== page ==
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Grudin, J. (2009). AI and HCI: Two fields divided by a common focus. AI magazine, 30(4), 48-57.

  author = 	 {Jonathan Grudin},
  title = 	 {AI and HCI: Two fields divided by a common focus},
  journal = 	 {AI magazine},
  year = 	 {2009},
  volume = 	 {30},
  number = 	 {4},
  pages = 	 {48-57},
  month = 	 {Winter}

Author of the summary: Danielle Coleman, 2012, danielle13@hotmail.com

Cite this paper for:

Considering that both Artificial Intelligence (AI) and Human-Computer Interaction (HCI) explore the realm of computing and intelligent behaviour one could assume innumerable crossovers between these two fields – however this does not prove to be true. This article written by Jonathan Grudin attempts to outline the history of these two fields with the goal of explaining why, given the similarity between these fields, they are so divided. In summary the key differences between AI and HCI can be marked by the ambition, long term goals and expense of AI compared to the innovation and short-term time scale of HCI. These key differences lead to differentiation of methods and approaches by those in the field and ultimately AI and HCI began competing for time, economical and intellectual resources partly because HCI thrived on resources that were freed when interest in AI declined.

Establishing a Timeline

1950s: The potential of computation was realised in its role of code breaking in World War II. After the war the government funded the building of computers at specific universities. In the early 1940s and 1950s the Macy Foundation sponsored a series of conferences bringing together mathematicians, psychologists, and social scientists of which a couple of the topics discussed were cybernetics and neural network models, a begining of a breakthough into the research of both AI and HCI. The term ‘artificial intelligence’ first appeared in a workshop in 1956 written by American mathematician and logician John McCarthy.

Early 1960s: With the spotlight on AI the Managers of MIT’s Lincoln Labs looked for new users for their governments funded TX-0 and TX-2. That new user was found in Ivan Sutherland who constructed Sketchpad with introduced many interface concepts. This had a profound impact on the research of HCI and shaped what it is today.

Mid 1960s – Mid 1970s: One of the first downturns in AI was between the mid 1960s and mid 1970s with the launch of the Sputnik satellite in 1958 which refocused attention on scientific research. This downturn was short lived as AI started to take shape as a major research field starting with an influential essay written by J. C. R. Licklider titled “Man-Computer Symbiosis” which defined a major role for AI in exploiting computers.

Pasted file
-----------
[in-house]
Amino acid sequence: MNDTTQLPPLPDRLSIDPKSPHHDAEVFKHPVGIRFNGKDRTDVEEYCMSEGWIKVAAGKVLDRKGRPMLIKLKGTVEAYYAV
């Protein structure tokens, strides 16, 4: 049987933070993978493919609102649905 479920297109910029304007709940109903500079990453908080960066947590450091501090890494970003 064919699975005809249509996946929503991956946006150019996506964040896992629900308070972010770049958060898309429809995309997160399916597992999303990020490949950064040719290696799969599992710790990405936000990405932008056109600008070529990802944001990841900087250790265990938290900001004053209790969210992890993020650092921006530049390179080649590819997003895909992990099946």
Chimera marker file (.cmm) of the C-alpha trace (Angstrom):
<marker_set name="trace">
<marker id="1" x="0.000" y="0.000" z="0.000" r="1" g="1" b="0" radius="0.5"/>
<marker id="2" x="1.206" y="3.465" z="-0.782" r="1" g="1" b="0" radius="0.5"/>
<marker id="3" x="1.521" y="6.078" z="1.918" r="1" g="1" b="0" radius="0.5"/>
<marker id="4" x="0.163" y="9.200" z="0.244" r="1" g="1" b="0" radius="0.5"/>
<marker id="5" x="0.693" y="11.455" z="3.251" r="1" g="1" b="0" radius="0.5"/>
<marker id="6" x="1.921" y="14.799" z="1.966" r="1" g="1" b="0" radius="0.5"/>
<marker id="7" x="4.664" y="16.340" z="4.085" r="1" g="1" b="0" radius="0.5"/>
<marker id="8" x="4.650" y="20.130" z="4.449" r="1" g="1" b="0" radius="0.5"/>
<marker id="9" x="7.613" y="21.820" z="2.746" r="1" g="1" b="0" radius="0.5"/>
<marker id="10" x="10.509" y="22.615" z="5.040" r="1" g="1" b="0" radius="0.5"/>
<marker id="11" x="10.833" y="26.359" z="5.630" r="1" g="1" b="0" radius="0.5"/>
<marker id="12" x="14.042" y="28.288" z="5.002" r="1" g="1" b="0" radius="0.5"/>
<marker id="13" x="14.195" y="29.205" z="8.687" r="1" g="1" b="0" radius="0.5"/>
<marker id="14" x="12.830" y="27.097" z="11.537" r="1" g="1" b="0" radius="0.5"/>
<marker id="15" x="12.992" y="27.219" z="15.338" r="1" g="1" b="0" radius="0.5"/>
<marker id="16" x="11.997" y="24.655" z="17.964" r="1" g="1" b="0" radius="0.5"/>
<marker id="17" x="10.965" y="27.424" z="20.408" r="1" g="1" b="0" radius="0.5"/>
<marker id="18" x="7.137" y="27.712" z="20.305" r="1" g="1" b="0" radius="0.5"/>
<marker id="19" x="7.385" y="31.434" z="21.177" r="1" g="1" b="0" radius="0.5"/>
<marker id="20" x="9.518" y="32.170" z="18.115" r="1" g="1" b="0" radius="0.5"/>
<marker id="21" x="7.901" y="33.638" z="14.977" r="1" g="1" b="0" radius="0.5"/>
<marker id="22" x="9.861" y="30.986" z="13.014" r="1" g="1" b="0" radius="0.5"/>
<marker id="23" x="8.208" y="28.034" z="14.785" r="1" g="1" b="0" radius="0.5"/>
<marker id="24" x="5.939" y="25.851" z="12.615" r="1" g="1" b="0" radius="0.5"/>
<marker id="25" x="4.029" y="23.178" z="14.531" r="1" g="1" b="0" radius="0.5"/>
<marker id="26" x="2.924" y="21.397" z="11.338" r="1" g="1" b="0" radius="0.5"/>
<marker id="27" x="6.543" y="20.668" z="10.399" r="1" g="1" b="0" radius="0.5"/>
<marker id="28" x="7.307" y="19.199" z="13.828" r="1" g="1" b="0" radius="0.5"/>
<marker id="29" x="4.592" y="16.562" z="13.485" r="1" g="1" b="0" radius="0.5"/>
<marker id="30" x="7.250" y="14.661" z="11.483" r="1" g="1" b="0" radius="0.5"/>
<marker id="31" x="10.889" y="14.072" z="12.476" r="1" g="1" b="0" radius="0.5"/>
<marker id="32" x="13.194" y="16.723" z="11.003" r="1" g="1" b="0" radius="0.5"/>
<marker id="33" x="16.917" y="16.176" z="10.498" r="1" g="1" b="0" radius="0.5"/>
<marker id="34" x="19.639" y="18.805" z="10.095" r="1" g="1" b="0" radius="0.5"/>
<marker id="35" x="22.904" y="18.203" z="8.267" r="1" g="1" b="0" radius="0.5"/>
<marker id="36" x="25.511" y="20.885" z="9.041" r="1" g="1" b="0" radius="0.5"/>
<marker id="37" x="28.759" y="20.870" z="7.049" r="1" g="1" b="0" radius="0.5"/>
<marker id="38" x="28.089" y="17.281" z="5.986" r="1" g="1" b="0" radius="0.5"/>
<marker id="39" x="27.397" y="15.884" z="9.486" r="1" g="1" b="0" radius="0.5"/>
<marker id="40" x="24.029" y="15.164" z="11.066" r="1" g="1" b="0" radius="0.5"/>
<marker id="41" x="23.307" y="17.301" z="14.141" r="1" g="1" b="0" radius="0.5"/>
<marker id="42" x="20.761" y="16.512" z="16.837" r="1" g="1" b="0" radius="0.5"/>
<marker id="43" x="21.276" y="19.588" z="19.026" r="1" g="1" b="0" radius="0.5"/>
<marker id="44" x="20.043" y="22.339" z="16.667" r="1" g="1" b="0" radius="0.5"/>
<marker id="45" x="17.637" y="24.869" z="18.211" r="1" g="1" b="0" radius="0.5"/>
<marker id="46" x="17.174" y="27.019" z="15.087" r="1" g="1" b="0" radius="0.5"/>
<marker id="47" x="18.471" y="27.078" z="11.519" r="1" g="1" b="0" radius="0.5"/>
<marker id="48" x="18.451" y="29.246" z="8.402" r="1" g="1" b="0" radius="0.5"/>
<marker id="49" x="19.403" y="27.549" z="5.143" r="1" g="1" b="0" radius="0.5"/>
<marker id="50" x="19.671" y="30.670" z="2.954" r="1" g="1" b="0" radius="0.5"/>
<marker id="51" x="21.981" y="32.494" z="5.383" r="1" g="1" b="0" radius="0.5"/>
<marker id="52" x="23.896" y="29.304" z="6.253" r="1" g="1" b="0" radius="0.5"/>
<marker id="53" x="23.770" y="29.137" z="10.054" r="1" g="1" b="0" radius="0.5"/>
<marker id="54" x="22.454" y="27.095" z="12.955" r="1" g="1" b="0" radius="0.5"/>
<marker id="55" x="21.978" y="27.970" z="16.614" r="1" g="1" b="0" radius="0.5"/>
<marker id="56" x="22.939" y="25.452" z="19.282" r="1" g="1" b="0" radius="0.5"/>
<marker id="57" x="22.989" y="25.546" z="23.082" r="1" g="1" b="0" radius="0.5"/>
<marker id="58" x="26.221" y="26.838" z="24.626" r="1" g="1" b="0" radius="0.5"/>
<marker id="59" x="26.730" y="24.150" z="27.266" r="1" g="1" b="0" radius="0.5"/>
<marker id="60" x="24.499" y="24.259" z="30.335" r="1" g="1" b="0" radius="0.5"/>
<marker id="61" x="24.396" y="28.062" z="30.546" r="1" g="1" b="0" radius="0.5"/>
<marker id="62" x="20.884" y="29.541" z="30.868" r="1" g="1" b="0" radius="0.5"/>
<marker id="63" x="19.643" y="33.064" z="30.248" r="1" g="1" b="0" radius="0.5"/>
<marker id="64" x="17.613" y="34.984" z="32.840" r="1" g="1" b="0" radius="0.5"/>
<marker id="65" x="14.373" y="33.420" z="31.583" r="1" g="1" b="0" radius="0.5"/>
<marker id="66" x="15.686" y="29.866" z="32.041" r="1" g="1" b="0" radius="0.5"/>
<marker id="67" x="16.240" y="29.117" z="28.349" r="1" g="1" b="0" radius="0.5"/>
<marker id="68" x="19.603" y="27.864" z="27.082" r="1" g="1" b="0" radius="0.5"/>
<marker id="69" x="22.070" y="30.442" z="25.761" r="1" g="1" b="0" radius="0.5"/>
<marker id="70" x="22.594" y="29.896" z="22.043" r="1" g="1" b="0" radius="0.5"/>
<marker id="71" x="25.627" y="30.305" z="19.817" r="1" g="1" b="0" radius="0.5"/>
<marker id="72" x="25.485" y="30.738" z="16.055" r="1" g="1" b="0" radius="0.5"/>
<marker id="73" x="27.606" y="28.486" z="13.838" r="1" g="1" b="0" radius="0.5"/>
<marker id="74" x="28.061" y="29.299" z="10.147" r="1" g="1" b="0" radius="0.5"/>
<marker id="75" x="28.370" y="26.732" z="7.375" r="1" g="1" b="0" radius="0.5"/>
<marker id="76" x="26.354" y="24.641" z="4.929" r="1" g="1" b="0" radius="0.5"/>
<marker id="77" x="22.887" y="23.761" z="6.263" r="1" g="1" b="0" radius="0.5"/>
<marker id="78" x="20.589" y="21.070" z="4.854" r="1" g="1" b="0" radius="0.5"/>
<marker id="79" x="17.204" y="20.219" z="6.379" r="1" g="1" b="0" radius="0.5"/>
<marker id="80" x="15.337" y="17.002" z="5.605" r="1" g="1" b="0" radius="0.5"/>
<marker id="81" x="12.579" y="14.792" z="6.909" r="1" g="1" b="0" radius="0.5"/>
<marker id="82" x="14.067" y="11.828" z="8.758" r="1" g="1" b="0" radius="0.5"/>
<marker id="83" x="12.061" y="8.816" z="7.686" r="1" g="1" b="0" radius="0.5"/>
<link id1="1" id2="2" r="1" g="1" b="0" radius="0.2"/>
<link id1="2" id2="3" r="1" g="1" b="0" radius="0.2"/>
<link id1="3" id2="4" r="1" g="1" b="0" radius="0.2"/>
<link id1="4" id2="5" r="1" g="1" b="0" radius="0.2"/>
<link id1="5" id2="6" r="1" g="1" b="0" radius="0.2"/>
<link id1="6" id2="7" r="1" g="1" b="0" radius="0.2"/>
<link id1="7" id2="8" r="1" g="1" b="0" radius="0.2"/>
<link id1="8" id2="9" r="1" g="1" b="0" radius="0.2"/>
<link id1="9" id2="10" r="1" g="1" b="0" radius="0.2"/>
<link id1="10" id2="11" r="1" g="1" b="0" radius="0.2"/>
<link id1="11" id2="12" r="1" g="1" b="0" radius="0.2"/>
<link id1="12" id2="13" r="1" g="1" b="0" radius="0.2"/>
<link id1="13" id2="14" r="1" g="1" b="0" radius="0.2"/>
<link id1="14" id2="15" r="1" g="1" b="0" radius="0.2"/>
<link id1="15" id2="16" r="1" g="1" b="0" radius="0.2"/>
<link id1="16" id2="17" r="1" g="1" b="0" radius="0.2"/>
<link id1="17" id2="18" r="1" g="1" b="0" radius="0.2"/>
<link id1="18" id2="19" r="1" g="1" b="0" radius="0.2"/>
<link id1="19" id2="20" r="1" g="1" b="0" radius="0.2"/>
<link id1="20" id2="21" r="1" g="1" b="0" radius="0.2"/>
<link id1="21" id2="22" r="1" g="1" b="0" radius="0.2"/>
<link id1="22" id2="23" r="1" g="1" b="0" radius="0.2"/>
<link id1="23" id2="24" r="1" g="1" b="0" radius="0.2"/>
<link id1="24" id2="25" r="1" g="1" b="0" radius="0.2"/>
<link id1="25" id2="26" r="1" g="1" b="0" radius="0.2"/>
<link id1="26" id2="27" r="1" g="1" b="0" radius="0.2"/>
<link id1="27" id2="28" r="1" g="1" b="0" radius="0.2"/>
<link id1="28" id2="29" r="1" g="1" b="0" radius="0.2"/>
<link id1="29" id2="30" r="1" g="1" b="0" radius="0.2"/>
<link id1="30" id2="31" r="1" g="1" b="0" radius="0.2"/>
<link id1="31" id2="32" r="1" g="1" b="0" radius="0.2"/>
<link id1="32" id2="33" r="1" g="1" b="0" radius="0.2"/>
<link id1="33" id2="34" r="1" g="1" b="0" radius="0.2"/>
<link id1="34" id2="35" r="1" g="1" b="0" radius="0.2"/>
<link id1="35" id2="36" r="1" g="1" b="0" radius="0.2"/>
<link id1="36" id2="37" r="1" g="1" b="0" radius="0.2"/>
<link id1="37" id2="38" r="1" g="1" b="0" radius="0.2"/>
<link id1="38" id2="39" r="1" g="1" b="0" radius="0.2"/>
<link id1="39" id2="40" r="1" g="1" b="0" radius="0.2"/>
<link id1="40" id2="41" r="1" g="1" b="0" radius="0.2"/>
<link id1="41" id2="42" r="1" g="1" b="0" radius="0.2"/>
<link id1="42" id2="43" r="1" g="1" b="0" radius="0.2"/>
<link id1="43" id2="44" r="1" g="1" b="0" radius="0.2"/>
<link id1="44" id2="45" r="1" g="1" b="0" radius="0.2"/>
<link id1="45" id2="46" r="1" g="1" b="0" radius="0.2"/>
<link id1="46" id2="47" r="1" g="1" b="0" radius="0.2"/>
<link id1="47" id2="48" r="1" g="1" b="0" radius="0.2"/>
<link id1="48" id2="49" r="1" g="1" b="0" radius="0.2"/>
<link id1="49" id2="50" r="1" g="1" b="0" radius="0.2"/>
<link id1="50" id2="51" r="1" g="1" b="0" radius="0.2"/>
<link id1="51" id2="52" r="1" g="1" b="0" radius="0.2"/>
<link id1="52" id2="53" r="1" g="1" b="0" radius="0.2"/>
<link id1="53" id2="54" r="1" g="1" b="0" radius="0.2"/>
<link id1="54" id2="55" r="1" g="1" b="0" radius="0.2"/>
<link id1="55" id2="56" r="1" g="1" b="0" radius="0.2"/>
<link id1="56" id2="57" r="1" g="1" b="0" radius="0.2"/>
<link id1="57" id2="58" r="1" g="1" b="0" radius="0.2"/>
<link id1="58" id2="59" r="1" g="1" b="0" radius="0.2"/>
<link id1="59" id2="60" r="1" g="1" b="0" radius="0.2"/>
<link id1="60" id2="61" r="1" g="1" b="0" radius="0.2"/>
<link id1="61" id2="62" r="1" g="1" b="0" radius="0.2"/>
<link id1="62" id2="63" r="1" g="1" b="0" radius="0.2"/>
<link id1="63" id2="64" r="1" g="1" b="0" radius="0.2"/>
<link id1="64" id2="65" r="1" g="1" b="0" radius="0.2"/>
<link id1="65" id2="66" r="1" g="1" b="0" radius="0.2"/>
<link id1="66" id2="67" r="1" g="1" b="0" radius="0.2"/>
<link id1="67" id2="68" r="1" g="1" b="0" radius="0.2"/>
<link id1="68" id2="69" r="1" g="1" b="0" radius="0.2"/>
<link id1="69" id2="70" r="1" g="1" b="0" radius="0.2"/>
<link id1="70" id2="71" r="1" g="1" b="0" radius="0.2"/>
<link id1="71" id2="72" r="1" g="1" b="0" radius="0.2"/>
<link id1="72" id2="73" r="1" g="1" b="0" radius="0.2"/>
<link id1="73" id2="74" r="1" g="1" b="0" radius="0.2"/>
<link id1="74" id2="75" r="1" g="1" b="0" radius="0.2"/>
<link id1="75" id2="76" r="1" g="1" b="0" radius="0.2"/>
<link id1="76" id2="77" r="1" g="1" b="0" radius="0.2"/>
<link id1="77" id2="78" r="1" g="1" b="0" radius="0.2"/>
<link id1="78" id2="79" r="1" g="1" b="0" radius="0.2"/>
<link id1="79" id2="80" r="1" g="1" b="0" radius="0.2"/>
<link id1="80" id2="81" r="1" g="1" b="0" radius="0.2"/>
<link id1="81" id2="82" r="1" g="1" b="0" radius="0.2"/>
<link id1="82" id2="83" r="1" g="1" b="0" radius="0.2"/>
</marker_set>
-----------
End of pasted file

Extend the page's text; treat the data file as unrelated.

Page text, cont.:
In the 1970s Nicholas Negroponte of MIT argued that for machines to understand the context in which they operate they must be able to understand speech. For computers not to be able to do this they would be dangerous and unreliable, he stated. With this, copious amounts of funding became available to both AI and language-processing. Although 40 years later computers still cannot do what we would like them to do. During this time however research and man-power was devoted to improving screen layouts, command names, text editors, graphical interface and other HCI related advances.

However, during the mid 1970s overconfidence in rationality lead to HCI competing for funds and student interest against the exciting and important vision of AI.

Mid 1970s –Early 1980s: Eventually it was clear that AI had been ‘oversold’ which lead to the growth and development of HCI laboratories in such places as PARC, IBM, Digital, the U.K. Medical Research Council Applied Psychology Unit, Bell Labs, and the University of San Diego. The Human Factors Society’s Computer Systems Technical Group also formed during this time.

1980s: In the early 1980s a new foreign threat breathed life into the funding of AI. Other factors contributing to this bloom in AI such as when Symbolic and LMI marketed “LISP Machine” optimized for the western AI language of choice. At this time people started to echo Turing’s claim that machines would soon rival human intelligence.

1990s: This was the beginning to a long AI “winter” where funding was cut because progress in such area as autonomous land vehicles, battlefield management systems, and natural language processing seen no new developments even with the 2 billion dollars in funding that was provided. Although this way an AI “winter” this was a period of growth for HCI, many computer science departments added HCI to their core curriculum and hired HCI faculty.

Current Decade and Conclusion: Over the past years there have been notable achievements in the field of AI such as Deep Blue defeating world chess champion Gary Kasparov, remote controlled robots exploring both terrestrial and extraterrestrial space and autonomous land vehicles actually making it to the finish line at the DARPA Grand Challenge. Although these are amazing contributions to the field of AI they are overshadowed by the forecasts made by professionals who promised genius machines that could solve the world’s problems – from this people begin to lose hope in AI and turn their resources towards other fields, such as HCI.

This is the relationship between AI and HCI, where one field feeds off the other. When AI is up and blooming HCI looses funding, when AI is down and in its “winter” HCI flourishes – because of this these fields remain at arm’s length which makes crossovers seem like an impossible goal.

Summary author's notes:

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